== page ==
Hercule Poirot investigates the murder of a glamorous young heiress during her exotic honeymoon cruise on the River Nile, and becomes embroiled in a poisonous love triangle amidst a group of deeply suspicious fellow passengers. A new movie adaptation from 20th Century Studios, directed by and starring Kenneth Branagh as Poirot and with an all-star cast, will be released in cinemas in late 2020.

And Then There Were None

The World’s Favourite Christie novel, And Then There Were None, published in 1939 on the brink of World War II, is truly genre-defining. Christie found the idea fascinating, and set herself the difficult challenge of killing off ten people, isolated on an island with no one else there.

The story has spawned countless spinoffs and influenced popular culture, with some seeing it as the forerunner to the modern day slasher movies.

Ten strangers are invited to a remote island off the Devon coast by mysterious hosts. It soon appears each of them harbours a secret, and one by one they begin to die horribly.

Five Little Pigs

Perhaps one of Christie’s lesser-known titles but worthy of a mention on this best-of list, Five Little Pigs was first published in 1942 and is often regarded as one of her greatest mysteries. Hercule Poirot is approached by Carla Lemarchant, who tells him that her mother was convicted murdering her father and died in prison, but she knows her mother was innocent. We are transported 16 years into the past as Poirot interviews each of the five other suspects (the ‘little pigs’ of the title), looking retrospectively at the psychology of the murder from various points of view.

Five Little Pigs is one of three novels where the setting is inspired by Christie’s holiday home Greenway, in Devon. Some of the features, such as the Battery in the gardens, are easily-recognisable here.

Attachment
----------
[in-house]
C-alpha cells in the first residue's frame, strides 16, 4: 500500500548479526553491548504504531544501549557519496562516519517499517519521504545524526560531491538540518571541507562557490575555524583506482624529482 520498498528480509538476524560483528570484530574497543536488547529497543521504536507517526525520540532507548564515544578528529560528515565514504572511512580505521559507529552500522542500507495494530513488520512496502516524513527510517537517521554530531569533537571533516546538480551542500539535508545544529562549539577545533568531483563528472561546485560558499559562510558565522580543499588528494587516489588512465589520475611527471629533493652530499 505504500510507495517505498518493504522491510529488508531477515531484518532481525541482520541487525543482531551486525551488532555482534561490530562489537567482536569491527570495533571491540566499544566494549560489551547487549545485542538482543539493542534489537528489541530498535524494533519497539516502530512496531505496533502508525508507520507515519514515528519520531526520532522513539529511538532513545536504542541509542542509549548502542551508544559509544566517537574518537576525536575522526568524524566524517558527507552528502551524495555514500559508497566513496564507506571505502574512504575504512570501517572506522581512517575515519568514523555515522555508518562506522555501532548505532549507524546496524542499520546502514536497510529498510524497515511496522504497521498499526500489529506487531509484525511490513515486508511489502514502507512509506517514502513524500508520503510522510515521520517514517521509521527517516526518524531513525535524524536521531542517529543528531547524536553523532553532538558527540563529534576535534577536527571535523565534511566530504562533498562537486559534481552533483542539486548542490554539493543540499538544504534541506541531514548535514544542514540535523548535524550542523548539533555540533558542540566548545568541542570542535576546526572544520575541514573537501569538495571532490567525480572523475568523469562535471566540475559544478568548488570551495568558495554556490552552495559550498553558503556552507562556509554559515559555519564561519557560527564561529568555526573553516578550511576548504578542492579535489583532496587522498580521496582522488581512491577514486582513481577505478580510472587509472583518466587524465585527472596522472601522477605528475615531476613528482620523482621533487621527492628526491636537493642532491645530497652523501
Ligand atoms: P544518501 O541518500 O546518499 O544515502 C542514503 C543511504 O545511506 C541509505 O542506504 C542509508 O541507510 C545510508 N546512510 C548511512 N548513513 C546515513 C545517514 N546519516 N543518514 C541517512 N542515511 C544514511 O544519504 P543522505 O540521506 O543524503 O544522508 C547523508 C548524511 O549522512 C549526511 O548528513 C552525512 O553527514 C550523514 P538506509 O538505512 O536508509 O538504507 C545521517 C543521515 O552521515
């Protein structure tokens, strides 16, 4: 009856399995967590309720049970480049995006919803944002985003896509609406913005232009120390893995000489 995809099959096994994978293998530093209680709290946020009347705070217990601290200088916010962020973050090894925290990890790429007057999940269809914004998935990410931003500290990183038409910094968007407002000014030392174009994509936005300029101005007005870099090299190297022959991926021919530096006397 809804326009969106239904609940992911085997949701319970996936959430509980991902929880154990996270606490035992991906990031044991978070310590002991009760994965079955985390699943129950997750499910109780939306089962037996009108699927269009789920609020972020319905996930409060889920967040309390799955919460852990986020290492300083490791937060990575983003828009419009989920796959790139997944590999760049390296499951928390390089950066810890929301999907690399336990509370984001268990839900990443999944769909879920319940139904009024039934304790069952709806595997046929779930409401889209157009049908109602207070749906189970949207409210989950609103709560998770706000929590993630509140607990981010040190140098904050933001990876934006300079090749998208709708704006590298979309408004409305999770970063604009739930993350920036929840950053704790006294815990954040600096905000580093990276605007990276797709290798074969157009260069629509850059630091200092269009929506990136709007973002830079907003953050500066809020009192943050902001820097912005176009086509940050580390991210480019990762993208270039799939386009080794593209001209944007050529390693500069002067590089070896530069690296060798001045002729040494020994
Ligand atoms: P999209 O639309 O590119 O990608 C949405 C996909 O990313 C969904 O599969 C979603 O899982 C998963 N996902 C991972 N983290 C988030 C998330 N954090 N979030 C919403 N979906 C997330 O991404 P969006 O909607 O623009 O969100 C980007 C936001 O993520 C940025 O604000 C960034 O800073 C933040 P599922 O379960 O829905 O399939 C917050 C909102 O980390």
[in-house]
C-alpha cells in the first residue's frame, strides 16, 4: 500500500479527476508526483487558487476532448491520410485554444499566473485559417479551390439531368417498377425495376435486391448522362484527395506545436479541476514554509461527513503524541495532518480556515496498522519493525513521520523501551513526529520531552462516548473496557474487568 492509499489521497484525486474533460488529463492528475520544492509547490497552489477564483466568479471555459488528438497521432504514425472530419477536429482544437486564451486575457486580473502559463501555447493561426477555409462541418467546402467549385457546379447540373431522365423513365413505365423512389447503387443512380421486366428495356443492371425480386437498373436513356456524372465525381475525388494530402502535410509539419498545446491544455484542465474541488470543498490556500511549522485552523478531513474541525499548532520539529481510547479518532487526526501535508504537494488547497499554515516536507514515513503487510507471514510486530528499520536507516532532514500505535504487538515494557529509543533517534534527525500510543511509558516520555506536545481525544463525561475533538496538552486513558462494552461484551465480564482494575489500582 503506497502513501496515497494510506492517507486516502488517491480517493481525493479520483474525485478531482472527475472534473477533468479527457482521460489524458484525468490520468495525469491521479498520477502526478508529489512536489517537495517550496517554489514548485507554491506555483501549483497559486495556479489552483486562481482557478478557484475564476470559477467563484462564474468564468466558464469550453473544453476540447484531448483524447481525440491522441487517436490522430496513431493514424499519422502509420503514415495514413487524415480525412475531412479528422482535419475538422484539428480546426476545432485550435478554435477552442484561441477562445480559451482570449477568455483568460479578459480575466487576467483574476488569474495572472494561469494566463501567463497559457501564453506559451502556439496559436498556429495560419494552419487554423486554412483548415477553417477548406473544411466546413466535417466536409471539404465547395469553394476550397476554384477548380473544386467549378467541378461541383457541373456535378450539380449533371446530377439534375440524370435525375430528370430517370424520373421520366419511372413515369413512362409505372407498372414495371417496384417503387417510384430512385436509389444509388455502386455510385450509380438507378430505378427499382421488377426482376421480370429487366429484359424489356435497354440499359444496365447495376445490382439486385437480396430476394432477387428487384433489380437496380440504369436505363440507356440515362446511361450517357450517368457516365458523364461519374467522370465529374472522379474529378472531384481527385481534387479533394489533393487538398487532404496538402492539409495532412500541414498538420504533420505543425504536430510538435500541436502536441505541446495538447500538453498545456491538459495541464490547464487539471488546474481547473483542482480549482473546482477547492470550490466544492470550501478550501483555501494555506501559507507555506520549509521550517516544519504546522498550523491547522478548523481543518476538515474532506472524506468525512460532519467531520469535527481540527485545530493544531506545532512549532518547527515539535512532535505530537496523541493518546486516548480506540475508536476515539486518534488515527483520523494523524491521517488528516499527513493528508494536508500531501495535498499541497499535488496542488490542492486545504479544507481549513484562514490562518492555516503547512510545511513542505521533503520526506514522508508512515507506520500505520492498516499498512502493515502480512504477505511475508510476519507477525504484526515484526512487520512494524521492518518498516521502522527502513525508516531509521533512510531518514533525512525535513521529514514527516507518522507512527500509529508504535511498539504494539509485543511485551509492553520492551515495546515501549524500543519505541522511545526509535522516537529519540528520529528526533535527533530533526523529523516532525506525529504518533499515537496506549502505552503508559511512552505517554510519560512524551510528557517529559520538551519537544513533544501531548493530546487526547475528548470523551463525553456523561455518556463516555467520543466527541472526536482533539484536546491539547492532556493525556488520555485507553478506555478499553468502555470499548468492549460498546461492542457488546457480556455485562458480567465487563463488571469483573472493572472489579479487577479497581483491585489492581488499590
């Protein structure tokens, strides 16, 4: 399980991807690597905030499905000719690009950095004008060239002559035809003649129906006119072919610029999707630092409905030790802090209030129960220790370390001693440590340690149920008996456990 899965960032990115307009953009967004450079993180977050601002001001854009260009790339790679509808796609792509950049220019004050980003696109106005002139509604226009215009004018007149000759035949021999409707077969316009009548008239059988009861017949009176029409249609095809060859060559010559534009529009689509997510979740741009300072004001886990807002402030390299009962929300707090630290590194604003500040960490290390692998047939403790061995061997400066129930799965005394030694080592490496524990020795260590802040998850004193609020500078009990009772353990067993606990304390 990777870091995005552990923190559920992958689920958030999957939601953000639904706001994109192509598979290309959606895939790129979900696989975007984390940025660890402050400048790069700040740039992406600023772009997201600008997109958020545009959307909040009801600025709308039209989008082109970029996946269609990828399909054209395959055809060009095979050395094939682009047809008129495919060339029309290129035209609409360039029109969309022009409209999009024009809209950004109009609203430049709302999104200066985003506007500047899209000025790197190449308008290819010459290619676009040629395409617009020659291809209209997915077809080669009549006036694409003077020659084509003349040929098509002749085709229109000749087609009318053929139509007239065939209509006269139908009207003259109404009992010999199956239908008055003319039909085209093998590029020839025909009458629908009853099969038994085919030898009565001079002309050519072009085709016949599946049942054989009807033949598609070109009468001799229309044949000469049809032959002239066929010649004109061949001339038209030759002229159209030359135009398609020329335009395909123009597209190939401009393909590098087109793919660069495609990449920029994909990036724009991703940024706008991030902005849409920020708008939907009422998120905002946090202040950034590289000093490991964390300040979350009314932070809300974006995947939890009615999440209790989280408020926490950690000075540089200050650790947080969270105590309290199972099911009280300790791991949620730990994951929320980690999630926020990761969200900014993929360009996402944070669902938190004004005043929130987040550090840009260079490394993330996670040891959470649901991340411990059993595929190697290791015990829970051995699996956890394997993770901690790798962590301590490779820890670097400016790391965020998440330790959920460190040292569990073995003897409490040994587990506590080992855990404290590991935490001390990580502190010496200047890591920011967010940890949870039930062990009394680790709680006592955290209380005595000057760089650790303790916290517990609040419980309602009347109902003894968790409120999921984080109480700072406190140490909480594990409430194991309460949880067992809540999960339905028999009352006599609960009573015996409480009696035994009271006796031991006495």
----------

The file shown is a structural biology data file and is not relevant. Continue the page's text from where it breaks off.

A Murder is Announced

Christie’s 50th book, A Murder is Announced is often considered the best of the Miss Marple novels, and is certainly a favourite among Christie’s family. Not only does it have the familiar humour associated with Miss Marple stories, but it also provides an insight into the changing world at the start of the 1950s. There is a village black market for various rationed goods, the close community is being infiltrated by unfamiliar faces, and a regular serving staff is being replaced with a ‘daily woman’.

An announcement in the local Chipping Cleghorn Gazette states that a murder will take place at Little Paddocks that evening. Curious villagers turn up at the house eager for entertainment, where owner Miss Blacklock is just as confused by the announcement as her guests – but politely manages to prepare food and drinks to welcome them into her home. At the appointed time of 6.30pm, the lights go out without warning and a gunshot is fired…

The Pale Horse

Published in the early 1960s, The Pale Horse explores superstitions, traditions, witches and black magic against a backdrop of modern, swinging London with its new coffee houses, hissing espresso machines and the ‘Chelsea set’. Incredibly, this book saved lives – readers recognised the symptoms of the particular poison used, managing to save people from further poisoning and apprehend a murderer.

The story follows Londoner Mark Easterbrook, who hears rumours about a strange house in the village of Much Deeping called The Pale Horse, where three mysterious women live. He wonders if they could be connected to a list of people found hidden in the shoe of a murdered priest.


Curtain is the last Christie Poirot novel that was published, released in 1975. The novel was in fact written much earlier, at some point during World War II, and kept safe in the event of something happening to Christie in the war. When it was finally released, fans worldwide went into mourning – for this is indeed the book where Hercule Poirot himself dies. The New York Times ran an obituary, the only one for a fictional character.

Hastings, now a widower, returns from the Argentine to once again visit Styles, no longer a private residence but a guest house of sorts. One of the guests is Hercule Poirot, now suffering from illness and old age. Poirot has a theory that someone at Styles is responsible for several murders and must be stopped as soon as possible, and asks Hastings to help him.